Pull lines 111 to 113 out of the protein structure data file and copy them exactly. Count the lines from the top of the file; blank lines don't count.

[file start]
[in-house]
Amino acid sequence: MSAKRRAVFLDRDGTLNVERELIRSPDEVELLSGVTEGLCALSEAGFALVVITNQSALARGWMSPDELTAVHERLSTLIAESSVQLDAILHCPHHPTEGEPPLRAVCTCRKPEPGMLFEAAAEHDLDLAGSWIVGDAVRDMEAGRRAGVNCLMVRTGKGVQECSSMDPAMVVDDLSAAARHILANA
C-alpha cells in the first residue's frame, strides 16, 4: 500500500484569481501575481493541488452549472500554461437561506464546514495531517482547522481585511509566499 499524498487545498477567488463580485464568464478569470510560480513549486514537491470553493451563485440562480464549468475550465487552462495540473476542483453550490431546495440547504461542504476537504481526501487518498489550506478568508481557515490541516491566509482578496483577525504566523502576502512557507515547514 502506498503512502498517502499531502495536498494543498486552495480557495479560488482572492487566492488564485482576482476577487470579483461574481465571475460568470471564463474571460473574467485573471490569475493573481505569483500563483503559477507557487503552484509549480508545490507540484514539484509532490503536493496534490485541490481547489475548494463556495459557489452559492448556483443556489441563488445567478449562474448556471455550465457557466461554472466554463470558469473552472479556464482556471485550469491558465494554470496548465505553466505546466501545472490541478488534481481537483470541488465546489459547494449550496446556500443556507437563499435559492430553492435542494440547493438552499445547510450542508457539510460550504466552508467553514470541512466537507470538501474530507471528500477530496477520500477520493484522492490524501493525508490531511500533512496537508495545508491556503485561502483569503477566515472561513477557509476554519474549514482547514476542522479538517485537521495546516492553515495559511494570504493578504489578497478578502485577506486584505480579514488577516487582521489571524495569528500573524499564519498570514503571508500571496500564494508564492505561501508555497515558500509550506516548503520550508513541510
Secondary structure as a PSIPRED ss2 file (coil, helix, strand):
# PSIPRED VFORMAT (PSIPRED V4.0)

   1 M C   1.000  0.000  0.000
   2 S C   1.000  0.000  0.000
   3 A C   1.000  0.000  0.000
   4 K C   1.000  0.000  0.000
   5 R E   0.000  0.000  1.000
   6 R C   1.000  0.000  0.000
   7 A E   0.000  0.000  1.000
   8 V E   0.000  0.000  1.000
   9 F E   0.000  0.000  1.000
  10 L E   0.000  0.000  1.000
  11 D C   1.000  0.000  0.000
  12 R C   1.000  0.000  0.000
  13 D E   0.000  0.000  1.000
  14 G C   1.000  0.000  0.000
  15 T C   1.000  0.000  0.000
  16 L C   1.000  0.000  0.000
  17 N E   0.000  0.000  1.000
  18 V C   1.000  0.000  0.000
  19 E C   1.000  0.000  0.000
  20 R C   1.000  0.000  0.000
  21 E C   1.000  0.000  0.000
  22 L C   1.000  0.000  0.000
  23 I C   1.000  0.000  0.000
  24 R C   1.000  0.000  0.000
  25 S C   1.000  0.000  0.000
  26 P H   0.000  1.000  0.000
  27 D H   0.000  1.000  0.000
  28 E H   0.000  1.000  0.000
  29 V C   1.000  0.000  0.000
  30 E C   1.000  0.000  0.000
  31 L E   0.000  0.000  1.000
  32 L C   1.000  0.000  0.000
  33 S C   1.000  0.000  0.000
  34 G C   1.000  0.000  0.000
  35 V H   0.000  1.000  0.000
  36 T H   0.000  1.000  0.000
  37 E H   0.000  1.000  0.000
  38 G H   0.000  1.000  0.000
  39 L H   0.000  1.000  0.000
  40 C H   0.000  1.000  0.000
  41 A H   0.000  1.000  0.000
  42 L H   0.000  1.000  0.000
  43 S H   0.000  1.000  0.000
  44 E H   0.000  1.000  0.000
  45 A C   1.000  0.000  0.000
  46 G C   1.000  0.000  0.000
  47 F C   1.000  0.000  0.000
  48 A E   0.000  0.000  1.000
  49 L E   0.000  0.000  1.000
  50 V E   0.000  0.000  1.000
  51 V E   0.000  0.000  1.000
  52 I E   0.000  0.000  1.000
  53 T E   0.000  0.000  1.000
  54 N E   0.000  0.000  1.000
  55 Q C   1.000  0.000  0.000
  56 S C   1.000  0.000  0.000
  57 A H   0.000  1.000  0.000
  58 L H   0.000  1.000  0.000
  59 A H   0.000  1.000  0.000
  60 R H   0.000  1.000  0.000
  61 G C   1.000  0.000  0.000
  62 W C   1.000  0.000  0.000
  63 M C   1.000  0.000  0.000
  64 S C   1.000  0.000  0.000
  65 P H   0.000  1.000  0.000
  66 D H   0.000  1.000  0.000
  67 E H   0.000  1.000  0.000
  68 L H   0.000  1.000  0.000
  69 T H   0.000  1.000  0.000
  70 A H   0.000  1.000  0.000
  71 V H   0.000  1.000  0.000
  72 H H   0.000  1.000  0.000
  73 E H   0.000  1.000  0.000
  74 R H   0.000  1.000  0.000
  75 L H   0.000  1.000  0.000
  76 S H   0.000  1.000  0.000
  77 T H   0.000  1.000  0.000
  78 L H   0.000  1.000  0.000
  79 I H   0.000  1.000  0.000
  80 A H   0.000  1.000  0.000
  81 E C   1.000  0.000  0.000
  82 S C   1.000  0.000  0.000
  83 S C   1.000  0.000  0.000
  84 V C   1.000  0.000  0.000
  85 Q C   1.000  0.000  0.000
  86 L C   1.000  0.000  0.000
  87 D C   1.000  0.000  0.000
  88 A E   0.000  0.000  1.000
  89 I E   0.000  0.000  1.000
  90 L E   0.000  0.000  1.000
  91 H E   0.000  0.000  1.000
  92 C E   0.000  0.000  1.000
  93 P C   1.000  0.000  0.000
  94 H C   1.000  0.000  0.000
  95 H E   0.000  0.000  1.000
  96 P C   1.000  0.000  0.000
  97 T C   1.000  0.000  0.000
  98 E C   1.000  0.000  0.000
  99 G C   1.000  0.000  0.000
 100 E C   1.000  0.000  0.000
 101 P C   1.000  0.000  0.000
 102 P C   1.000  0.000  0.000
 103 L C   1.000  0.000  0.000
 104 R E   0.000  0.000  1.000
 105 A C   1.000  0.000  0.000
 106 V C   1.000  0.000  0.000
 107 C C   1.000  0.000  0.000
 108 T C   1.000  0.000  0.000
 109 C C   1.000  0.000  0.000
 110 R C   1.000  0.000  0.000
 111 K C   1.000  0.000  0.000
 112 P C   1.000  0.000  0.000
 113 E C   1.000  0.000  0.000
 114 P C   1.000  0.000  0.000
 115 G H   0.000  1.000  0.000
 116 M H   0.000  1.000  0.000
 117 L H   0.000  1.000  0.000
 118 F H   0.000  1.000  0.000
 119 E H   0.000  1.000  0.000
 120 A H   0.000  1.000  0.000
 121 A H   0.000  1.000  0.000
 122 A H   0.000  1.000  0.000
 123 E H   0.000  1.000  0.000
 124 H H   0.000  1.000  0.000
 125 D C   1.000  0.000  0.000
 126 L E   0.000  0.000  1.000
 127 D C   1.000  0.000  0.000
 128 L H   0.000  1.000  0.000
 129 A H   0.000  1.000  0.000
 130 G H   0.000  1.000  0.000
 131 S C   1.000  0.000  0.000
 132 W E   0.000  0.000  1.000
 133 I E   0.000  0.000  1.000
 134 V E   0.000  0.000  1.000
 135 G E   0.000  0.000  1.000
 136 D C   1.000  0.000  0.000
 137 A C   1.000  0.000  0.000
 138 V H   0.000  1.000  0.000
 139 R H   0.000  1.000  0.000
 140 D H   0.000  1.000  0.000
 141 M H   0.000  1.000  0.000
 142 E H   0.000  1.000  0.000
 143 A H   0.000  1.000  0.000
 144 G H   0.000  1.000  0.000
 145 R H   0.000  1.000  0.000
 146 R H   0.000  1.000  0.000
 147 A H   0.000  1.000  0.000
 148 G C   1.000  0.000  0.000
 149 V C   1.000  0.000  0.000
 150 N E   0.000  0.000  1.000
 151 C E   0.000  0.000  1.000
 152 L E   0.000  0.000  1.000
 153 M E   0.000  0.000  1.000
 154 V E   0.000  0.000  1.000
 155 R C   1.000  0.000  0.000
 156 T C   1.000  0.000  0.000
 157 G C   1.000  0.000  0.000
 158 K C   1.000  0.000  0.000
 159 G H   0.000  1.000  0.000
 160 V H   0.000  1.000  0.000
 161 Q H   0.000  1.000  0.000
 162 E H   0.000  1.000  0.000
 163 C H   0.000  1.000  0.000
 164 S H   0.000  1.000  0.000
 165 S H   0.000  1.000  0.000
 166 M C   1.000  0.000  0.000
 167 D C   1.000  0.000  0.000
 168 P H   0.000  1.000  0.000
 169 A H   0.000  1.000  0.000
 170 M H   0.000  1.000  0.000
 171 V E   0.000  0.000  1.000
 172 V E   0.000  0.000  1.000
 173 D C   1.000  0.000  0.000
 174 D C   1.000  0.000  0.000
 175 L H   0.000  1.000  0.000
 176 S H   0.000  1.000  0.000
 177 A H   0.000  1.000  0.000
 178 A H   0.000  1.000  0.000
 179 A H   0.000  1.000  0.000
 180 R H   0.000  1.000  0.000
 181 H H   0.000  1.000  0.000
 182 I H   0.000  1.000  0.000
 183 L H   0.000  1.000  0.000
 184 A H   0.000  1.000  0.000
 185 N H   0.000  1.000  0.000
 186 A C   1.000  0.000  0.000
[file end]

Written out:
 106 V C   1.000  0.000  0.000
 107 C C   1.000  0.000  0.000
 108 T C   1.000  0.000  0.000